Cairns is one of the most popular places in Australia for both backpacker and natives alike. Few other Australian destinations can compete with the sheer amount of adventure that Cairns offers!
Sandwiched between the idyllic Atherton Tablelands, rugged Daintree, and otherworldly Great Barrier Reef, there’s something to do in every direction.
Go waterfall hunting in Atherton; hunt for the exotic cassowary in the Daintree; go skydiving over the Great Barrier Reef! All of this and much more is possible if you go backpacking in Cairns.
As an Australian city, Cairns isn’t a cheap destination. If you go out every night, spend money on tours without checking prices/shopping around, and eat out every day, you’ll run through your budget faster than you can say kangaroo.
If you’re going to be backpacking around Cairns, you’re going to have to be a smart broke backpacker, equipped with the right sort of tools…
But never fear: Cairns can be affordable! We have written this budget travel guide for Cairns, so that you can save a buck or two.
In addition to itineraries, nightlife suggestions, transportation advice, and more, everything you need to know about traveling in Cairns is covered in this guide; read on, and you’ll be more than prepared to go backpacking in Cairns affordably.
Heading Off-Grid? • Download This Guide as a PDF!
Sign up to The Broke Backpacker’s EXCLUSIVE VIP AREA below and download our top backpacking guides as PDFs – go offline with peace of mind!
If there’s one thing that Queensland, Australia has going for it, it’s that it is affordable! No more $10 beers and ridiculously overpriced hostel beds. Cairns can be very cheap, perhaps the cheapest place you can visit while backpacking Australia!
The average daily budget for Cairns will be about $45-$60 per day. This will get you a dorm bed, grocery money, a bit of wine, and extra spending money for activities. With the right spending habits, the cost of travel in Cairns can be even less, though you’ll have to be a dedicated Broke Backpacker to do this.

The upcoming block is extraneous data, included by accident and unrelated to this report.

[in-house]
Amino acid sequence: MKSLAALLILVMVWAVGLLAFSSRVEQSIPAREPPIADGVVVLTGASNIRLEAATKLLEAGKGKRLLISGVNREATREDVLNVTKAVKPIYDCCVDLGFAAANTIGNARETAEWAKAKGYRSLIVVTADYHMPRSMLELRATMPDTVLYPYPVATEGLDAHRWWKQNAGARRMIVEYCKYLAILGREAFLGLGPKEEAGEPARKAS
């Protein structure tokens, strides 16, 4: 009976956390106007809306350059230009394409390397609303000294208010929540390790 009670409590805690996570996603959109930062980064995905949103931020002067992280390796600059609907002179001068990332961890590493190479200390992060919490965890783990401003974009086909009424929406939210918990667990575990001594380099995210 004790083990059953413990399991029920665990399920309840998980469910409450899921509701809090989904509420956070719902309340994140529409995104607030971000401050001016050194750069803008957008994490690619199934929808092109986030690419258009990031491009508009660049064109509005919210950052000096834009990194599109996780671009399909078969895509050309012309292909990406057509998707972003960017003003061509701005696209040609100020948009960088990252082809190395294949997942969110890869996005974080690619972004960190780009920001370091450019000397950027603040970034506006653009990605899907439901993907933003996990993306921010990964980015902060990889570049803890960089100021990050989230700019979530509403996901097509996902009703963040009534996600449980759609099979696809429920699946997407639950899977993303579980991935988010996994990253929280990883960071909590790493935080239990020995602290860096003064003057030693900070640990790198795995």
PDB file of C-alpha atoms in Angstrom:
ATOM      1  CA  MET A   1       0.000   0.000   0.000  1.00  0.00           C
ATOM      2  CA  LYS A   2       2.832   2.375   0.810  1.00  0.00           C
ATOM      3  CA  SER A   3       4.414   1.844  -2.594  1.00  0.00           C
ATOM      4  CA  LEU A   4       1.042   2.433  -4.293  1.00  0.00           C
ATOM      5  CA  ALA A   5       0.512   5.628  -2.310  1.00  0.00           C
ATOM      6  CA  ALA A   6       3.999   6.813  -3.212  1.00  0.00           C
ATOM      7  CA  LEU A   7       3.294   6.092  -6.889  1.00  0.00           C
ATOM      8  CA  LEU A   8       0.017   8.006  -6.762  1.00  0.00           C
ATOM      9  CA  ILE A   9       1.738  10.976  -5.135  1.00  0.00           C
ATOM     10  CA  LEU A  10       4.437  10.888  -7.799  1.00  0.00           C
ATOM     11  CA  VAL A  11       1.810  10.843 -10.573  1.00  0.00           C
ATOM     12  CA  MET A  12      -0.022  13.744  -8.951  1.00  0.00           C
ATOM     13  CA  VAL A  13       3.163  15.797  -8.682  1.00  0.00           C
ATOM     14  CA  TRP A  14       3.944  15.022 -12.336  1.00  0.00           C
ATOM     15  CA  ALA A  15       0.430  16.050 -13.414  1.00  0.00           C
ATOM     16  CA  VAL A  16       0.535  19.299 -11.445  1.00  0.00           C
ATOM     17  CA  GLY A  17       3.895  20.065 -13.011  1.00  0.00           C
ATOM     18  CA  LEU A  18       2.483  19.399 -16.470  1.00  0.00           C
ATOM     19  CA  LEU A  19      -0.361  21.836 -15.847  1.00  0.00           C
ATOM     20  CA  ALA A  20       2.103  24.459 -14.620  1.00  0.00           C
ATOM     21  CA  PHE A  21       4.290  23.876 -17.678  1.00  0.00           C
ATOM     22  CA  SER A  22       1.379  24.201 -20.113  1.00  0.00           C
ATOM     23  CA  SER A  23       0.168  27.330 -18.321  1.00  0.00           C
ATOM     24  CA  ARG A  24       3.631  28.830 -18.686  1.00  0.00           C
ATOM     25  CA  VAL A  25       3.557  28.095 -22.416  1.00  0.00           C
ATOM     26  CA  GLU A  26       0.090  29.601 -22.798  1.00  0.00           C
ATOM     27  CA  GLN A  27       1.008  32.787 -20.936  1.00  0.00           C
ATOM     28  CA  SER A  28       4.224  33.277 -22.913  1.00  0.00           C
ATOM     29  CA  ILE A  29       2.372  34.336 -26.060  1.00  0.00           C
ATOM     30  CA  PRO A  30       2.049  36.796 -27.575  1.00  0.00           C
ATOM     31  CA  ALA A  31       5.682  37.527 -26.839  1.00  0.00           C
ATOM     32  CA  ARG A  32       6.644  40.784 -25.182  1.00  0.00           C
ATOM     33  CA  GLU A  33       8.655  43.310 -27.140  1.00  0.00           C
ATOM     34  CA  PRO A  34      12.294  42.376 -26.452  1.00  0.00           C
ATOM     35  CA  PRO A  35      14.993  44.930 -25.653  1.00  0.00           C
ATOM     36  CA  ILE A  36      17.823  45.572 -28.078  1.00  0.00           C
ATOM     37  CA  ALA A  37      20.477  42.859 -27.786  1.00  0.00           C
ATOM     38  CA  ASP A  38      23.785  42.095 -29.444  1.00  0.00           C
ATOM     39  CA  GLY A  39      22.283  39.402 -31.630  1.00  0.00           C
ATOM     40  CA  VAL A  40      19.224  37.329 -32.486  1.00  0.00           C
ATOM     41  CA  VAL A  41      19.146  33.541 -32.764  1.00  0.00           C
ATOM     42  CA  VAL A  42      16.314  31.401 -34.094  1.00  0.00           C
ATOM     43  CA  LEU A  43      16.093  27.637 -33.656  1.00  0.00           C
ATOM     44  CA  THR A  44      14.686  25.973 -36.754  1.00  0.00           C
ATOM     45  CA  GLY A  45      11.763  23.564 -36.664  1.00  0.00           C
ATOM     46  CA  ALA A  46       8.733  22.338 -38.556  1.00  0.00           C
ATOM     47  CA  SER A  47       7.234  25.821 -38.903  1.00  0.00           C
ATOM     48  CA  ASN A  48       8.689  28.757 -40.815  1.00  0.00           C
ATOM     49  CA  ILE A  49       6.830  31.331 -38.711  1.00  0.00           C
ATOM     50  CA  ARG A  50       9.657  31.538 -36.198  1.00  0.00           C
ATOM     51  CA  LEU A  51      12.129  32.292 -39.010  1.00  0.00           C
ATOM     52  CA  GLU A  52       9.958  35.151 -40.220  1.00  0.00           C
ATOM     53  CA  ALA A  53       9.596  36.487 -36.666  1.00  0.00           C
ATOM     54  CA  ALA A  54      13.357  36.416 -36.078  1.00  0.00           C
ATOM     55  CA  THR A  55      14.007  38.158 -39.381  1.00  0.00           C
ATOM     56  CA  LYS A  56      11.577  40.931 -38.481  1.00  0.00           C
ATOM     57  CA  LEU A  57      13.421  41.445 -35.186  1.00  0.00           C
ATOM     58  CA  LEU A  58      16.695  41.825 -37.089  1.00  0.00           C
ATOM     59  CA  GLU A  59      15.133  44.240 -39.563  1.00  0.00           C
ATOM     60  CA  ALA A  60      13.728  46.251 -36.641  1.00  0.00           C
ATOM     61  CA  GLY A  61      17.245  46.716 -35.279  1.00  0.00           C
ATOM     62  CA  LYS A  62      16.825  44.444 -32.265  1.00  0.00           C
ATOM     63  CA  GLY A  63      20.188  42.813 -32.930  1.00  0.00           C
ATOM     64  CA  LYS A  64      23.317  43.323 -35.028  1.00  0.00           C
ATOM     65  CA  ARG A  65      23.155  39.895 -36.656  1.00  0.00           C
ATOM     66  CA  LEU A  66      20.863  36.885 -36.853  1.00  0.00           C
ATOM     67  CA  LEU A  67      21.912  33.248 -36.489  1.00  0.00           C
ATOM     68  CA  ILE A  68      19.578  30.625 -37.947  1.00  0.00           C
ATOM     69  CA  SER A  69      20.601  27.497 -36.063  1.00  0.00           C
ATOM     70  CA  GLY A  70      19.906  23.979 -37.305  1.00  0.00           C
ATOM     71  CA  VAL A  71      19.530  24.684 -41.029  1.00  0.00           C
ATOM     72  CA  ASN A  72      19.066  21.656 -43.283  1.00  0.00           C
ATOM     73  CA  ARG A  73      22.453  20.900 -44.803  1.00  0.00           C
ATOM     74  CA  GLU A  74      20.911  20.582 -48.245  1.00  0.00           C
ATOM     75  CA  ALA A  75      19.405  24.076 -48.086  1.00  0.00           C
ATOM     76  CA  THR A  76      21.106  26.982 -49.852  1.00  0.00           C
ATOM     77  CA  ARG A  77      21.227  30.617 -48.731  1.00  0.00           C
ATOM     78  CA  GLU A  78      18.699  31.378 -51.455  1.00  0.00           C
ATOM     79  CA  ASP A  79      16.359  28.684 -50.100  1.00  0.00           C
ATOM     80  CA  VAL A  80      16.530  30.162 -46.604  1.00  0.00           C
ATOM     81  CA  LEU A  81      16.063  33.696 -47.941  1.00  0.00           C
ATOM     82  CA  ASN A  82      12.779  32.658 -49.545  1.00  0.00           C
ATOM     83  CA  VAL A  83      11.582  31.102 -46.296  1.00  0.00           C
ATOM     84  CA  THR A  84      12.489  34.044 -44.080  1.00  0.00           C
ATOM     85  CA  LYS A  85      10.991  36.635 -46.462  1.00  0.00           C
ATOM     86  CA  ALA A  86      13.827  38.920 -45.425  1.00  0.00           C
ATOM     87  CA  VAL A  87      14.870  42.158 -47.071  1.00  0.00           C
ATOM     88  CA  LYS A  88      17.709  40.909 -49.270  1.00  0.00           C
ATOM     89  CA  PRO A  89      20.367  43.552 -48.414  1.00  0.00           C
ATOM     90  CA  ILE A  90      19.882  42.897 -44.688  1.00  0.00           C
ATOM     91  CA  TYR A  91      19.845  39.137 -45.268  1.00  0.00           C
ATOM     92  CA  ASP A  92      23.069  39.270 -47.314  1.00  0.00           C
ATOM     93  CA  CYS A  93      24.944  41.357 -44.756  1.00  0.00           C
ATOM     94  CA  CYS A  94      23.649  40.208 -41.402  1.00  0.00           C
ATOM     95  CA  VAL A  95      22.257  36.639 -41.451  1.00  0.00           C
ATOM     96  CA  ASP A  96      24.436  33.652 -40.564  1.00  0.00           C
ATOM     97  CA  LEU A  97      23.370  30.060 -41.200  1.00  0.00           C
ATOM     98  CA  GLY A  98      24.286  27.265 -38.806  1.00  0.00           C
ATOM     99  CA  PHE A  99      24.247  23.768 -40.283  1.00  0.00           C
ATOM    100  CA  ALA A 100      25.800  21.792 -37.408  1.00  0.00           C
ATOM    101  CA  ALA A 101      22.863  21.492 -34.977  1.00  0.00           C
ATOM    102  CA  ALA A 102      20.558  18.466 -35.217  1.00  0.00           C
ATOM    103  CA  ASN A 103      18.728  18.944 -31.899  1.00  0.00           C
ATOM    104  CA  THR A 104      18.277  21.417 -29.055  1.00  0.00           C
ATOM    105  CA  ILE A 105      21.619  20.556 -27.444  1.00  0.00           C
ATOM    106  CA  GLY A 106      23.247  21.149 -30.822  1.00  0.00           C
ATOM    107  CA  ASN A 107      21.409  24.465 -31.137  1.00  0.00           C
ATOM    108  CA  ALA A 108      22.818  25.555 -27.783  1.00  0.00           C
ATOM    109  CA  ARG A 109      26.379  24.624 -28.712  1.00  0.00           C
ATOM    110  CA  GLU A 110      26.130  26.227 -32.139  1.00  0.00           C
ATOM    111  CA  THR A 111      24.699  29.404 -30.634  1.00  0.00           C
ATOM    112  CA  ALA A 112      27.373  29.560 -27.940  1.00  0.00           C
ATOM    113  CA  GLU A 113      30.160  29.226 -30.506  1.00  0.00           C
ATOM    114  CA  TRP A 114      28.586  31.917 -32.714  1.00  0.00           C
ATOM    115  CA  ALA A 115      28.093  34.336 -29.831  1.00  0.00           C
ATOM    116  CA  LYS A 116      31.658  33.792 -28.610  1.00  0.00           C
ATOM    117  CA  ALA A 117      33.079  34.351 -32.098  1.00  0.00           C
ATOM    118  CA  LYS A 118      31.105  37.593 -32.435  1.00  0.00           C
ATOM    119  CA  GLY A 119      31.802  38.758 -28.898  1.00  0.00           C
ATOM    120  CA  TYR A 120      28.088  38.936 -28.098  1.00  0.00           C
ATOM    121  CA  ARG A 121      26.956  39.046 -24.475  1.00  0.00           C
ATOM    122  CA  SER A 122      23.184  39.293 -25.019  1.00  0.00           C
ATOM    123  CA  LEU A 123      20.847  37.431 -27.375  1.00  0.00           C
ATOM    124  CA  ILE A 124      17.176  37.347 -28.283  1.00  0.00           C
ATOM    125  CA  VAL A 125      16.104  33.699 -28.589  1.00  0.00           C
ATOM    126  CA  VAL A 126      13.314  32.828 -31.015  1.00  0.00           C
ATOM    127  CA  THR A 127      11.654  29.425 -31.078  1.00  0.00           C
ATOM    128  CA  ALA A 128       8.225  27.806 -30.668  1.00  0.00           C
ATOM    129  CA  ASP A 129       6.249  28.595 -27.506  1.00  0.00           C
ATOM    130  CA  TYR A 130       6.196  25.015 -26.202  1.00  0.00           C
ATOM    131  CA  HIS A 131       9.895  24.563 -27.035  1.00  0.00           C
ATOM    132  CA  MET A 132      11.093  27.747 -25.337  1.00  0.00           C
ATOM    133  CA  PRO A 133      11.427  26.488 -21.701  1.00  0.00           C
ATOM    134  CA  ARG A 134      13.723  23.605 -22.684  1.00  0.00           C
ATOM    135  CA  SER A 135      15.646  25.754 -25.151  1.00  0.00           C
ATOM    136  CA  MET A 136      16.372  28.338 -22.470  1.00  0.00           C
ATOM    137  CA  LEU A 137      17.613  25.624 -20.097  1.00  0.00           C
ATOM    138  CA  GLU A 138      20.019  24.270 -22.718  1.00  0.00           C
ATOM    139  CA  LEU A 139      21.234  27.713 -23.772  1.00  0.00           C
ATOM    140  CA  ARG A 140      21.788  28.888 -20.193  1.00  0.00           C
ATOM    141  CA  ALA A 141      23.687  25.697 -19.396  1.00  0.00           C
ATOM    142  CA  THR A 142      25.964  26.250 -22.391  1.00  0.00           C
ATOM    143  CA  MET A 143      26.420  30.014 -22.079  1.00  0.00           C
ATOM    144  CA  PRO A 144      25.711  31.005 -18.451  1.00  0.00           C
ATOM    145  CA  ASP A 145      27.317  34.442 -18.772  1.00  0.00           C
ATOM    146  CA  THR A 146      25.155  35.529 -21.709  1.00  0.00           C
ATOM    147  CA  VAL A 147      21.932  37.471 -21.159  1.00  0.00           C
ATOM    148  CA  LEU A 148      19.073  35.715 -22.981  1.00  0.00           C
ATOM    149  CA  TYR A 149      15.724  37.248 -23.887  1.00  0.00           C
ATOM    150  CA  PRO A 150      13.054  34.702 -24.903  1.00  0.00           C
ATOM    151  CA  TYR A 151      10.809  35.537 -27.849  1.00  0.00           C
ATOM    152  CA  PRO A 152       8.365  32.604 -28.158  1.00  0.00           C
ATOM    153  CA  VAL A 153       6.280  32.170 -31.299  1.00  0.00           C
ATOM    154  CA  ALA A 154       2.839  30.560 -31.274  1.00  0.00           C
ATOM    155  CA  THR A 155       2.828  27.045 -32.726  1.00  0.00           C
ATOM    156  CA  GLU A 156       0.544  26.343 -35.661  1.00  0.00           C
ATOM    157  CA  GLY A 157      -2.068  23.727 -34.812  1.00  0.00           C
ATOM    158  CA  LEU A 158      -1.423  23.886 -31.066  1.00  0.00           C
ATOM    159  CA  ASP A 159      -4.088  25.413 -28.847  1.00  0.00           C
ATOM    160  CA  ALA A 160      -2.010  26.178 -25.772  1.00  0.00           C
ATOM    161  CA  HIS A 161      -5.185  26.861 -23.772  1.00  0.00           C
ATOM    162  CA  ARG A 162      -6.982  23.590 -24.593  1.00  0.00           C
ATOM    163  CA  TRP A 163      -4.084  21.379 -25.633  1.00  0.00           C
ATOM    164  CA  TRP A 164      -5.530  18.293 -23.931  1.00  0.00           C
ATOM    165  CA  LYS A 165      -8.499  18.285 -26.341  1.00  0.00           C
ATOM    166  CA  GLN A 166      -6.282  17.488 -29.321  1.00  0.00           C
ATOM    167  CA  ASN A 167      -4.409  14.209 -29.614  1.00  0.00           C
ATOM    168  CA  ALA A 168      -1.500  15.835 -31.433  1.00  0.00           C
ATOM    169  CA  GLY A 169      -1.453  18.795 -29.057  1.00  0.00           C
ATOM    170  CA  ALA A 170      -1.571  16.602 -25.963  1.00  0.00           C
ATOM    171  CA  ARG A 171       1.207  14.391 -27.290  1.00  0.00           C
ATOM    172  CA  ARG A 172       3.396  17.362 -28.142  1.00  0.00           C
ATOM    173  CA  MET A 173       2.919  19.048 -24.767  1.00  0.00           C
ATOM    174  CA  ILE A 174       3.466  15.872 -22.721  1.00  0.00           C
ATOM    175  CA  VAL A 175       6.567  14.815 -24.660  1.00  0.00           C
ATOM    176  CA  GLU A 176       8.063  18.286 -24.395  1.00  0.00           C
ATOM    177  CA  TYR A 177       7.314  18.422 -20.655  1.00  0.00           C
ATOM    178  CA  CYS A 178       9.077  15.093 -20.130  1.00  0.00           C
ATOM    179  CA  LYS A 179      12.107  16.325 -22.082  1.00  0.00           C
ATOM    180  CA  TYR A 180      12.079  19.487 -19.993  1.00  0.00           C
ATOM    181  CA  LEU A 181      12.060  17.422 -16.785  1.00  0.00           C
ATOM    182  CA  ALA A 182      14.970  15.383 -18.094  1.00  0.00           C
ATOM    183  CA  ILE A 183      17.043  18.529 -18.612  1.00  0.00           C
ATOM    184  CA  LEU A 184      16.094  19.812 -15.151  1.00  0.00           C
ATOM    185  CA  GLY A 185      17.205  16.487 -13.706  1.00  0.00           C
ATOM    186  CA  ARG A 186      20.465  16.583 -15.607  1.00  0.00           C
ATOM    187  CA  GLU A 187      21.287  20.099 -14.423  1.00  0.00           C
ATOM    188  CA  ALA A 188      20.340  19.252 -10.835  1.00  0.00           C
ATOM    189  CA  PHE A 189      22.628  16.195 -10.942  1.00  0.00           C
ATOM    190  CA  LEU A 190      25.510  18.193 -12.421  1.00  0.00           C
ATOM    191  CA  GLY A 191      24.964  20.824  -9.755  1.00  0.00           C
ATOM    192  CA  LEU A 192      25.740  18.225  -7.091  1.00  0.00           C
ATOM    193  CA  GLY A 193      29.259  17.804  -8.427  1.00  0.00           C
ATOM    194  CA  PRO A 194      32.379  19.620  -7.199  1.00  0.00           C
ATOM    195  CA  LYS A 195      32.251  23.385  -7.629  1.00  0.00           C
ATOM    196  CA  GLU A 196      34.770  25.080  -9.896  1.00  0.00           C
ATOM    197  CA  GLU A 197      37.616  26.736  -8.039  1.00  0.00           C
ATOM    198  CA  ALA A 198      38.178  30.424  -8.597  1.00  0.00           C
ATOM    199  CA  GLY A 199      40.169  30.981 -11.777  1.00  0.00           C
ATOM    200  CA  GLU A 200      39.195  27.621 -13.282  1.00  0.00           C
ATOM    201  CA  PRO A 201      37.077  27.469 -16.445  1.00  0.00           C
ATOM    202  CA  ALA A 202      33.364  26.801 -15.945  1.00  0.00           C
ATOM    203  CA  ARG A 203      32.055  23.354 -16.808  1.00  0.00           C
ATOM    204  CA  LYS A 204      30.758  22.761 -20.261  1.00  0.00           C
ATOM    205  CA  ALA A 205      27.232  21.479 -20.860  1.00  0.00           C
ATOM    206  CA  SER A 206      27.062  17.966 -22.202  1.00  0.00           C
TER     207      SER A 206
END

Accommodation is notably inexpensive in Cairns; even apartments and AirBnBs will be affordable for shoestring backpackers. Food prices are manageable, so long as you cook at home much more frequently than eat at restaurants. The cheapest accommodation options are (and will always be) Cairns hostels. They’re affordable but still offer quite a lot of bang for your buck.
Since there are so many travelers in Cairns, there are many, many backpacker bars that offer special deals. As such, Cairns will be one of the cheapest places to party in Australia!
The greatest expenses in Cairns will be the organized activities e.g. the Great Barrier Reef and skydiving. Pick and choose which activities you must do. To save money, shop around and find the best deal. Some companies, specifically those that go to the Reef, offer discounted rates at the last second to fill up surplus seats.
Below is a breakdown of the average costs of travel in Cairns.
Cairns Daily Budget Breakdown
Hostel Dormitory: $15-$20
Basic room for two: $100
AirBnB/temp apartment: $80
Average cost of public transport: $3
City-Airport transfer: $15-$30
Beer at a bar: $5-$8
Bottle of wine from the market: $2-$8
Dinner for two: $35-$45
Cairns Budget Backpacking Tips
There are plenty of ways to save cash while traveling! With the proper spending habits, Cairns can be cheap; just follow the tips in this travel guide!
Below is a list of tips for backpacking in Cairns on a budget. Follow these words of advice and you’ll find that your dollar goes much further.
- Always pre-fade before going out: Buying full-priced drinks at the bar is a great way to waste your money. Instead, buy booze at the store and drink with your friends at the hostel/their house/the park/anywhere besides the actual bar. Drink lots of store-bought wine; it’s freakin’ cheaper than water sometimes!
- Cook at home as often as possible: One of the most proven ways to save money; buying your own groceries and cooking at home will save you heaps of cash.
- Eat/drink during happy hour: Many bars and cafes offer drink and meal specials during the quieter hours of the day (4pm-6pm). Some of these deals can be quite affordable; even the locals use them!
- Get a job: Whether or not you have a working holiday visa there are plenty of opportunities to find backpack jobs in Cairns. Many hostels will give you a free bed in exchange for a few hours of labor.
- Do free shit: There are a ton of attractions in Cairns that don’t charge you any sort of entrance fee! None of these are dull or boring either. Check out any of these free things to do in Cairns while visiting.
Why You Should Travel to Cairns with a Water Bottle
Plastic washes up on even the most pristine beaches… so do your part and keep the Big Blue beautiful
You aren’t going to save the world overnight, but you might as well be part of the solution and not the problem. When you travel to some of the world’s most remote places, you come to realise the full extent of the plastic problem. And I hope you become more inspired to continue being a responsible traveller.